Unlike most of the bands on this list, Envy had the benefit of being relatively little known prior to releasing their post rock-influenced screamo masterpiece A Dead Sinking Story. Before transforming into the transcendent behemoth they are now, the band got their start playing thrashy Born Against-style hardcore, slowly drifting toward increasingly more layered and melodic territory. Today, they’re now probably the only band on Earth that can comfortably share stages with both Touché Amoreé and Mogwai.



Cave In


Over the span of their career, Cave In have gone from the Converge-meets-Slayer brutality of their 1998 debut full-length Until Your Heart Stops (the first 10 seconds of which is still one of the sickest metalcore riffs ever written) before going in a completely different direction with 2000’s more melodic Jupiter. The record caught the attention of RCA, and while the band’s 2003 major label debut Antenna was probably intended to launch them into similar territory as bands like Jimmy Eat World, they proved to be just challenging enough to not catch on with mainstream listeners to the level RCA would have liked. When the band submitted demos for its follow-up, 2006’s Perfect Pitch Black, the label refused to release a record that was actually heavier and less accessible than their previous effort. The album ended up coming out on their previous home at Hydra Head, and the band went on hiatus not long thereafter.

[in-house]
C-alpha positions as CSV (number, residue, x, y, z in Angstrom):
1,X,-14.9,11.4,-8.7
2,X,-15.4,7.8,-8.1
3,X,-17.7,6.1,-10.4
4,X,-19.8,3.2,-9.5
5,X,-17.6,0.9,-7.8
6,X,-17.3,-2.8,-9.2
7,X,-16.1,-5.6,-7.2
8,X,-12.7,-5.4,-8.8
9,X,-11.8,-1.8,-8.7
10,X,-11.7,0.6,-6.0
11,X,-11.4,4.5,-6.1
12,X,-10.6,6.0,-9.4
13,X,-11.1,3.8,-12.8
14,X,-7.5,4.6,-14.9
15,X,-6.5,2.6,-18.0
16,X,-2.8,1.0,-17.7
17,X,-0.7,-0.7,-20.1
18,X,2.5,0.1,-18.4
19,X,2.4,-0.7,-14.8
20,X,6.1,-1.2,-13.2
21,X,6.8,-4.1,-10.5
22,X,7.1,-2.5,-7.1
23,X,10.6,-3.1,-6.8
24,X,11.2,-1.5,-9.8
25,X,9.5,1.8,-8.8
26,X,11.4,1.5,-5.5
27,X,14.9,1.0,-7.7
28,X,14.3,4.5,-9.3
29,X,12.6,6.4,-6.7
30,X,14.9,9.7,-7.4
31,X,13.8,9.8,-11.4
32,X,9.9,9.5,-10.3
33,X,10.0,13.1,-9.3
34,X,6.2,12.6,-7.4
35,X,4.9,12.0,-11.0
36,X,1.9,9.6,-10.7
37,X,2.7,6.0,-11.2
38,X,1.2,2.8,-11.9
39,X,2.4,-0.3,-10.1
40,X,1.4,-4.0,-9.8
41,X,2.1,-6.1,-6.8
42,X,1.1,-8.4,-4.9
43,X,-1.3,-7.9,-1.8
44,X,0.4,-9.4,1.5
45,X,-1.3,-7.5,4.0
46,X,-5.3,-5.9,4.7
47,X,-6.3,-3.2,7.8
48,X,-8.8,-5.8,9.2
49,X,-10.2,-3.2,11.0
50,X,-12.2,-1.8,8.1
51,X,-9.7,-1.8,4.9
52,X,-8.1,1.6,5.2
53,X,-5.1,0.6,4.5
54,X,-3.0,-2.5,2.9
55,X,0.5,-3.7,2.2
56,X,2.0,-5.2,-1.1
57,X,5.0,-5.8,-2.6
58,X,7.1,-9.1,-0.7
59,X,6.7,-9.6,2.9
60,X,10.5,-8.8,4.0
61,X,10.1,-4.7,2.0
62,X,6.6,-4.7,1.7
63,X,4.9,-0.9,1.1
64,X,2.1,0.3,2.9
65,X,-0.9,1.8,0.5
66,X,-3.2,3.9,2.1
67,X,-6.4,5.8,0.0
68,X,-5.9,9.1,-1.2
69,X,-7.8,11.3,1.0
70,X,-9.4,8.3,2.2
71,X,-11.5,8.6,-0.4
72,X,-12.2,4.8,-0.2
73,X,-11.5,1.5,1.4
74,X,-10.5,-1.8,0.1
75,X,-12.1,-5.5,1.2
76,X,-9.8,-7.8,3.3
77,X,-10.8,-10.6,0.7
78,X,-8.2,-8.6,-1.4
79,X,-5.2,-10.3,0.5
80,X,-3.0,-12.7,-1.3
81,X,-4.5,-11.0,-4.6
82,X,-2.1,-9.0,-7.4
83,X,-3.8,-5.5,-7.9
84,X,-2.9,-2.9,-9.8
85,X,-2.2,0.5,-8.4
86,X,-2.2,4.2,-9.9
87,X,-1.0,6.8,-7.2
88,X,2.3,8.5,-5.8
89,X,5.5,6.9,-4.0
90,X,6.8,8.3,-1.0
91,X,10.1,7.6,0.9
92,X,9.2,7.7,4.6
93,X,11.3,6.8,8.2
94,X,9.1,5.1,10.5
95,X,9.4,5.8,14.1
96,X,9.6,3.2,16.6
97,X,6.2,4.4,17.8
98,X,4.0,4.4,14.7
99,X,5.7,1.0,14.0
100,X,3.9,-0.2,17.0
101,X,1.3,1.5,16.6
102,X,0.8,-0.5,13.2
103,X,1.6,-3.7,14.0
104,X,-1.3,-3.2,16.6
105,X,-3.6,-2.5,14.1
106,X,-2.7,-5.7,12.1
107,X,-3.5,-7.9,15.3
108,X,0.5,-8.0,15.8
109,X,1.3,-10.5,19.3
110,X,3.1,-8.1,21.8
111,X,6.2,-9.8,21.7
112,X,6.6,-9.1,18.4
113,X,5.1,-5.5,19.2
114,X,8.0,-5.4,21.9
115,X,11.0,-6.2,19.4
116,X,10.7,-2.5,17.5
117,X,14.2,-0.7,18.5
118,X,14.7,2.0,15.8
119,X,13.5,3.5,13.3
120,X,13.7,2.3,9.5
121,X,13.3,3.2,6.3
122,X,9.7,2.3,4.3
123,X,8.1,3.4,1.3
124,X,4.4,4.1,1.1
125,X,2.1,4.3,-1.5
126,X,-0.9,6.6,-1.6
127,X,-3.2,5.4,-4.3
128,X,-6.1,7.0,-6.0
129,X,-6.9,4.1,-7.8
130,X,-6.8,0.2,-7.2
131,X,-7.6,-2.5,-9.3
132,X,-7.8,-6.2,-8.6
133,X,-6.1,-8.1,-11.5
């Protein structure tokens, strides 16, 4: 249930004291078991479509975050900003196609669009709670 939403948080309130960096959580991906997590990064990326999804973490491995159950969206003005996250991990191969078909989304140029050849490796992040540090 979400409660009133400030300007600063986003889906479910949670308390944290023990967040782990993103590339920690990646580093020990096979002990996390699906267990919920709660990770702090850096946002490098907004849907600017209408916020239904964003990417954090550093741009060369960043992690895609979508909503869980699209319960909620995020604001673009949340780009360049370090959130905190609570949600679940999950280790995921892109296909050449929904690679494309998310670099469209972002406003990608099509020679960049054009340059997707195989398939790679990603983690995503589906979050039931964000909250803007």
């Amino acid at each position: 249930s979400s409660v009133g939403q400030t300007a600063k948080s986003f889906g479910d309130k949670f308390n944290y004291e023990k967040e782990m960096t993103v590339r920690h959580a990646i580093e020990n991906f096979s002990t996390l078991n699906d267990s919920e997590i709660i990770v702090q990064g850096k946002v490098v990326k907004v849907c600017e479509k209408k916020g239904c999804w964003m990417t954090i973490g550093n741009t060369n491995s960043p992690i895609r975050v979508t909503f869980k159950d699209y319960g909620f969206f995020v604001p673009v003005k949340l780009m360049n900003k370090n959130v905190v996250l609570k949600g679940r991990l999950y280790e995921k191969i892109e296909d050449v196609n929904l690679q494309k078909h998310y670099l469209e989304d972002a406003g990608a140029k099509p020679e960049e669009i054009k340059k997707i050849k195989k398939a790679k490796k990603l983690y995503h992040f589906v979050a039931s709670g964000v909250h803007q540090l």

Even if the major label execs that dropped them only helped show why the corporate music industry is full of fucking idiots blowing their own goddamn feet off, Cave In have remained a band that smarter people hold dear to their hearts. Their 2011 return White Silence charted at #17 on the Billboard Heatseekers chart, and they’ve been dropping some not-very-subtle hints on social media that they might have something new in the works soon. Whatever they’ve got brewing, the potential for some awesome shit happening is enormous.